Wednesday, December 11, 2013
Social media has changed the way that many of us learn, purchase, interact and explore the world around us. And, things are just getting started. Social, Social is a place to discuss social media with people from all walks of life. No experts allowed.
Rob works as a digital marketing & public relations consultant to agencies, brands, and individuals. He has 20 years of marketing experience. He also currently serves in a volunteer capacity as director of pr/communications for TEDxDirigo. From 2005-2011, Rob served as director of social media & agency communications at The VIA Agency (Portland). Prior to VIA, Rob worked with several PR & advertising agencies in London & Boston. He is a graduate of The University of Vermont (UVM) and a Maine transplant (2002).
Follow Rob on Twitter at @bobbbyg
His real-life interests include art, travel, writing, design, psychology, the beach, & exercise (grudgingly at times).
Two large recent studies of teens show a very interesting trend. While Facebook may still be in the number one position, and likely will remain there for the foreseeable future, both Twitter and Instagram are attracting teens in large numbers. The Piper Jaffray Semi-Annual "Taking Stock with Teens" Market Research Project and, the Pew Internet and American Life study of "Teens, Social Media, and Privacy" both show alarming trends for Facebook, albeit for different reasons.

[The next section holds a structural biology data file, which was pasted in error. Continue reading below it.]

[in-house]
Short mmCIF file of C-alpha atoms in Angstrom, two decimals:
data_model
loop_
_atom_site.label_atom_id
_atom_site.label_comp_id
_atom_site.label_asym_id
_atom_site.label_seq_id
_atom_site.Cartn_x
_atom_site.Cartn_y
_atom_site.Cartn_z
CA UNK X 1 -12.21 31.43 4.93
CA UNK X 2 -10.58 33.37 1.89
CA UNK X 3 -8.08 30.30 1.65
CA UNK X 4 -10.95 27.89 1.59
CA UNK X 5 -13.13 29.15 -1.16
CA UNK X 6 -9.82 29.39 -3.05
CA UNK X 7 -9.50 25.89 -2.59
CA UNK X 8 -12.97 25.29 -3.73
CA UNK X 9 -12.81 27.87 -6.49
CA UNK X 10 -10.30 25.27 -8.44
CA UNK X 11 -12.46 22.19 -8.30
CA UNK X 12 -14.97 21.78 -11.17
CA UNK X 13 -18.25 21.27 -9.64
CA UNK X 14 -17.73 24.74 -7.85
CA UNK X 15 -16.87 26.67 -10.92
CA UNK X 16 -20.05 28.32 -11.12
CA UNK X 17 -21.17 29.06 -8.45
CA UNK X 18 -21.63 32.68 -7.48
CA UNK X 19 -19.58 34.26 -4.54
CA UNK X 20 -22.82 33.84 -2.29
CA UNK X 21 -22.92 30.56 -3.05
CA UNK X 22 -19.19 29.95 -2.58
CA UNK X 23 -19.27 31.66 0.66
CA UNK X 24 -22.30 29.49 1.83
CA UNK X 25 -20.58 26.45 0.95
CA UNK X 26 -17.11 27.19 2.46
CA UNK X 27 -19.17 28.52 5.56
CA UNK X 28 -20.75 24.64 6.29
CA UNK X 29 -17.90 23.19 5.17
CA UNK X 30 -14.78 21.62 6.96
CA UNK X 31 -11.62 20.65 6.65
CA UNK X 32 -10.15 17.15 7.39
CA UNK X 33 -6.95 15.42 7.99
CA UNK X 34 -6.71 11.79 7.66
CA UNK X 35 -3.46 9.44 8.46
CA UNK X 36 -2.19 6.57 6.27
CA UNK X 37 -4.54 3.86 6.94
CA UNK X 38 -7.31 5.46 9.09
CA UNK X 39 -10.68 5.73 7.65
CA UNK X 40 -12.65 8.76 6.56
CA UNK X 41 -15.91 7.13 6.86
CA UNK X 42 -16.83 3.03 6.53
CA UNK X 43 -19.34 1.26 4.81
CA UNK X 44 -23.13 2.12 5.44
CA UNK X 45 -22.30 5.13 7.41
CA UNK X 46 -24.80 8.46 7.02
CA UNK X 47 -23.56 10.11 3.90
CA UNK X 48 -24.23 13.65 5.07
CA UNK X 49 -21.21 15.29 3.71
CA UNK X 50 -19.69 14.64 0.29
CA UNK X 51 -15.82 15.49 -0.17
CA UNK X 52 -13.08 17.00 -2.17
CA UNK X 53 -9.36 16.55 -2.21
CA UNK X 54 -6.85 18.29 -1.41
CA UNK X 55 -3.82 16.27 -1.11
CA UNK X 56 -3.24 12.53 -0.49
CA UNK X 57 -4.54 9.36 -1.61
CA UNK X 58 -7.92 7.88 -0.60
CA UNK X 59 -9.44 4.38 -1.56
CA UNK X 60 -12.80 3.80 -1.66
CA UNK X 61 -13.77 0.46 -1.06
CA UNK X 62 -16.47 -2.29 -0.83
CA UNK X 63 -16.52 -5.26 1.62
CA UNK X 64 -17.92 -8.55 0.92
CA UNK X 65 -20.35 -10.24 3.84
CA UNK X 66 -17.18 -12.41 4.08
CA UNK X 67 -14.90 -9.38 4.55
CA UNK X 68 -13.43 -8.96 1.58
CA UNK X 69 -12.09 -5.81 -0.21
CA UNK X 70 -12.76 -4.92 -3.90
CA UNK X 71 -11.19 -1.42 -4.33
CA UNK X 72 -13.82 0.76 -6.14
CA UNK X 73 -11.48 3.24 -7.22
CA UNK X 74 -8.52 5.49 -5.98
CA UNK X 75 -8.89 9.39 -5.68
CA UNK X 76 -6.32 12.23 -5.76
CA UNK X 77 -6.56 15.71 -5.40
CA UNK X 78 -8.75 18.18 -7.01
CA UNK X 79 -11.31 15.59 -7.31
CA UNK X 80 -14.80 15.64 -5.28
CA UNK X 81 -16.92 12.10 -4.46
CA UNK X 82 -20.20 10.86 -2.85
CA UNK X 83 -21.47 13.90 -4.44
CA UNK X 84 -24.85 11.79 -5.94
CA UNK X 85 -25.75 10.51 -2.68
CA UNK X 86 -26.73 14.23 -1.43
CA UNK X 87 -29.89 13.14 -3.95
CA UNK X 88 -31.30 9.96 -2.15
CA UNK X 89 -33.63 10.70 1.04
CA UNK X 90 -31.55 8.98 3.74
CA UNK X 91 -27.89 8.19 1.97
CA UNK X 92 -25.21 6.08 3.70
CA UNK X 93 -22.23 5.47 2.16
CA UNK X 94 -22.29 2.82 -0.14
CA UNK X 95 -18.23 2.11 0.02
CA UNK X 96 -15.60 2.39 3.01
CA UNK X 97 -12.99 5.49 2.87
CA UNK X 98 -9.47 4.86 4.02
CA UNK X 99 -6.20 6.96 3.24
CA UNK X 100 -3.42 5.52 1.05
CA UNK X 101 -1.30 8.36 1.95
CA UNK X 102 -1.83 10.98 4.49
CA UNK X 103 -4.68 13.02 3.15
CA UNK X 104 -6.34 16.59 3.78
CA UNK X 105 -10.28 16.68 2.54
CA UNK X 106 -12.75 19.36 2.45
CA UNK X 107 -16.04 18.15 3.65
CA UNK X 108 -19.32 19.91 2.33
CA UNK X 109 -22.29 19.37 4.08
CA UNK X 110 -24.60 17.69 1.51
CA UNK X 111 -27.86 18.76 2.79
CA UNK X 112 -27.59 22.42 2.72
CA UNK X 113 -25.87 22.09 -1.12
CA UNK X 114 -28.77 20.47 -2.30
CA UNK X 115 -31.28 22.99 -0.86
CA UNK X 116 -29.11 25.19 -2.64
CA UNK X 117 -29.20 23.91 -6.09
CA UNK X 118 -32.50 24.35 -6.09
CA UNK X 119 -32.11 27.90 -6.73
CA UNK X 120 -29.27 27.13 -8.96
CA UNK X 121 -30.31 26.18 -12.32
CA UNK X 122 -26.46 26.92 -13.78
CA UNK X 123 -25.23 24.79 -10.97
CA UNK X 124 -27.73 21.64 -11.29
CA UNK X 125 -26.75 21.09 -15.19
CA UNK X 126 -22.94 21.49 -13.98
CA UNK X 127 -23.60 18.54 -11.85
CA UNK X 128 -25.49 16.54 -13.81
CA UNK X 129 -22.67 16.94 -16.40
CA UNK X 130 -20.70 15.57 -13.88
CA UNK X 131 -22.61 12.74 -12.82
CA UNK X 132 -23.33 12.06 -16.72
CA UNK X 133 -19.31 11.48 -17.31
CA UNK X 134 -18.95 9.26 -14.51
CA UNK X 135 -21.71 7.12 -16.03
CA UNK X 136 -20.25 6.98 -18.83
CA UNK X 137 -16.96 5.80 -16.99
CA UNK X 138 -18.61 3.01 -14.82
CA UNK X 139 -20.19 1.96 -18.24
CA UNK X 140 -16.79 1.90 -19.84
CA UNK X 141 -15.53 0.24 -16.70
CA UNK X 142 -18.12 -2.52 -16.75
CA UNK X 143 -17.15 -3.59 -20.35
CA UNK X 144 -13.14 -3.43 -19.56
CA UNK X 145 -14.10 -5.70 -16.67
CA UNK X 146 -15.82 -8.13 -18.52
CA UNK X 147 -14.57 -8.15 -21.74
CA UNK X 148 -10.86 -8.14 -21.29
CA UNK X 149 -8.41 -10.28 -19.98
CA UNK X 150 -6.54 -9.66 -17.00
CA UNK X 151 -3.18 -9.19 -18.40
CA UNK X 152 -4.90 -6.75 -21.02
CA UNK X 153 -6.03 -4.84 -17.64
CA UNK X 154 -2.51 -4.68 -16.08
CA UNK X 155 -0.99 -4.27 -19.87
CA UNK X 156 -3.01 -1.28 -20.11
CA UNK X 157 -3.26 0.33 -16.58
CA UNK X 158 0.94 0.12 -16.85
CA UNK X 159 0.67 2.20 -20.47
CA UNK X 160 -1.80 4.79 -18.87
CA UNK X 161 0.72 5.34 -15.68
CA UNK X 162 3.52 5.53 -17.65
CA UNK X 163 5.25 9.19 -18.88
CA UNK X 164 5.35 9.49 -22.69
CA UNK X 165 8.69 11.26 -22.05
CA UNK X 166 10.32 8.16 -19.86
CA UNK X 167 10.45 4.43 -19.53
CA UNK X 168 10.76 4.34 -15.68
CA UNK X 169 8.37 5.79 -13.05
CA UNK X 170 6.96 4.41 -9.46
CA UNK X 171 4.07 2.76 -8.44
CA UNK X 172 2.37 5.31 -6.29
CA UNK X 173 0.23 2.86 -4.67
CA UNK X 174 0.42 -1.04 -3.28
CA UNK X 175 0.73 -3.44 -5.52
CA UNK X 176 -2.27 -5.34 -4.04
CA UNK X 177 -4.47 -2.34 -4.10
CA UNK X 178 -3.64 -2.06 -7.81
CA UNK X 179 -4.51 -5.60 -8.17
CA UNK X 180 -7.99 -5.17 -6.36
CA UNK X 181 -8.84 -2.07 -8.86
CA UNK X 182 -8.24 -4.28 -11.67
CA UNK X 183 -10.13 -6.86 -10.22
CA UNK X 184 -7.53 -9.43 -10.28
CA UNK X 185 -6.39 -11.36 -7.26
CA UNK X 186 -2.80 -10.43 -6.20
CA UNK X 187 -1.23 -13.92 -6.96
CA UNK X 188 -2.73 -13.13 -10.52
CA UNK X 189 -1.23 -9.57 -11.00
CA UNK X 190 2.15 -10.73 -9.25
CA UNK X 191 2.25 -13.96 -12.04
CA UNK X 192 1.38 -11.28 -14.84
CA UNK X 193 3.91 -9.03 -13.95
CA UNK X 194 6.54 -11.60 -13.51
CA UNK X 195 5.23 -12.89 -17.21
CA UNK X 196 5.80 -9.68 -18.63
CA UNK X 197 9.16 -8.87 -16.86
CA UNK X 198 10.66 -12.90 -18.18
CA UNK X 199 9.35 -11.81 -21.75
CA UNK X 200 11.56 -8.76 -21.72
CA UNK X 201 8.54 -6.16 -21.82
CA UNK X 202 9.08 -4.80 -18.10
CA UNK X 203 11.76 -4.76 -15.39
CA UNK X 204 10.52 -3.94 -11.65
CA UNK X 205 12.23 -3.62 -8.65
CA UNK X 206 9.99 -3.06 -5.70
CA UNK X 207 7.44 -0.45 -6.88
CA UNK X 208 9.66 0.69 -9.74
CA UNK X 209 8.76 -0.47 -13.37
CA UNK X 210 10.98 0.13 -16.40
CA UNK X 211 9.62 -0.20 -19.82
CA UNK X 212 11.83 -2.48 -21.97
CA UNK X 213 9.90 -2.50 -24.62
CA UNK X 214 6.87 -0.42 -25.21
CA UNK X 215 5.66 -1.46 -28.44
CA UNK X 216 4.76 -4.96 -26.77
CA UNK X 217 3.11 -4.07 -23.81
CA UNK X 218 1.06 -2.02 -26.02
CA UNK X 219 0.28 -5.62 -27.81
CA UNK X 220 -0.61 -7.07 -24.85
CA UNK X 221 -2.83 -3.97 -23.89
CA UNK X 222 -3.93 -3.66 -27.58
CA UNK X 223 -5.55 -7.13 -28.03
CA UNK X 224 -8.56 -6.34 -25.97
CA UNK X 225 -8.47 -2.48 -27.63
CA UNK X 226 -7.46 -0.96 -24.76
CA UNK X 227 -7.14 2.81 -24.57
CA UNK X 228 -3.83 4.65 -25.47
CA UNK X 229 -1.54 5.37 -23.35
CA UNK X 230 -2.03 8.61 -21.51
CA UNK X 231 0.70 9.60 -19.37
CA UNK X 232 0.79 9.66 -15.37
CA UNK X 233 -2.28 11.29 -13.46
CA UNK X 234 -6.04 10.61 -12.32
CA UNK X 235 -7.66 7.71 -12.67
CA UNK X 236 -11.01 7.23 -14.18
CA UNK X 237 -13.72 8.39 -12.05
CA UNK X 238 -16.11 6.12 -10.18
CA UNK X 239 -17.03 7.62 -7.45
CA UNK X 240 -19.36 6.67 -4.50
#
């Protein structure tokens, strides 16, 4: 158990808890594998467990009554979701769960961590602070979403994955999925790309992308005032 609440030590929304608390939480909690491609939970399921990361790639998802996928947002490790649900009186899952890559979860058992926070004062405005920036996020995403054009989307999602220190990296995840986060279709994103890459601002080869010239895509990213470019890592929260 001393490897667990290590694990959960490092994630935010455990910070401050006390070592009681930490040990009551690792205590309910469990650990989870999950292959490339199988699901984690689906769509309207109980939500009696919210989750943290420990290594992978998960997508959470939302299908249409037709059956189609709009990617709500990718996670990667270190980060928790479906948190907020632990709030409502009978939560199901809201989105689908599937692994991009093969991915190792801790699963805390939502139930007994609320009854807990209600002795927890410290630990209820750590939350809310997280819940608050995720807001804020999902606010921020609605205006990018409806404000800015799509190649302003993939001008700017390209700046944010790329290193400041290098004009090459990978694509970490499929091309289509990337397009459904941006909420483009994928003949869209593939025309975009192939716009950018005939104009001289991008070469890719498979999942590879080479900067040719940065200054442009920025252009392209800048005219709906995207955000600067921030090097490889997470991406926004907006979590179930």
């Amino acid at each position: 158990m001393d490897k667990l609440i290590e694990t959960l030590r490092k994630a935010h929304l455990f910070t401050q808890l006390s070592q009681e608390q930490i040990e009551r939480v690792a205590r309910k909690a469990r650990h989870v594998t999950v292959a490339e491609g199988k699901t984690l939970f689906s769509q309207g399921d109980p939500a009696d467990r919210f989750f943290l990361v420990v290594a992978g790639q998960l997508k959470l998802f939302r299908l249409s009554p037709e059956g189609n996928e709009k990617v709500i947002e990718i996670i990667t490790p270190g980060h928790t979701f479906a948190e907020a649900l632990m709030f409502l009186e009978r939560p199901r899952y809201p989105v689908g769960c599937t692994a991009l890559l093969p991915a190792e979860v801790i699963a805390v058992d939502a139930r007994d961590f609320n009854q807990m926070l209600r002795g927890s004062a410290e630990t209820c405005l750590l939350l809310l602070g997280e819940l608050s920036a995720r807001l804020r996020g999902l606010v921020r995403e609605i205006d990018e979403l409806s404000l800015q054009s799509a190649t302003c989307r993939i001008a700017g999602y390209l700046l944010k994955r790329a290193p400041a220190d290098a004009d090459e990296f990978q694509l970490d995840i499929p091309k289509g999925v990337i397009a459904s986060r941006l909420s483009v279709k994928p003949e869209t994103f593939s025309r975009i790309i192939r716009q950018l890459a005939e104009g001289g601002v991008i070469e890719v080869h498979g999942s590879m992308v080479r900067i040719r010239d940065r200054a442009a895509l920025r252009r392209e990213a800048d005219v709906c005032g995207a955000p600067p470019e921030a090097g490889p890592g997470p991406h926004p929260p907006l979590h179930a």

It's important to note that while the Piper Jaffray results were just announced this month, the Pew results were announced last May ('13). I still felt like it made a lot of sense to look at them together. They definitely seem to represent some important trends in teen social media behavior.
Piper Jaffray looks specifically at buying behavior. Pew takes a more general, sociological look at how and where teens are sharing on social media sites. It's no secret that trying (and I emphasize trying) to understand teen behavior is important for a number of reasons. The most important of these is probably the fact that they're the future of our country. I think that's an important one. Teens also set trends and have enormous buying power. Brands spend lots of money trying to figure out how to reach teens and to establish relationships with them. The political establishment would be smart to take note too, as in just a few years many of them will be voters.
So, how does all of this relate specifically to Facebook, Twitter and Instagram? The most important line from Piper Jaffray is probably this,
It was a big week in social media news. Facebook shut down!!! You may remember my thoughts on that, so I won't waste your time going into that one again. But there was lots of other juicy stuff going on—I especially like the Facebook beheadings/breastfeeding controversy. I mean, what's up with that Facebook? It was also a big money week with news on Twitter's I.P.O. and Pinterest raising many millions.
It's also been a long week for me in my "real-life" (which I can promise you isn't nearly as exciting as anything that happens on social media). So, once again I'm lazy. I thought I would kick off this beautiful fall, pre-Halloween, weekend with another edition of Social Media in the News.
As always, I love getting feedback. If you have suggestions regarding topics, interview subjects or just what you've liked or disliked, please leave them here in the comments section or get me directly on Twitter at @bobbbyg
Now I'll leave you with the real news from the real journalists ...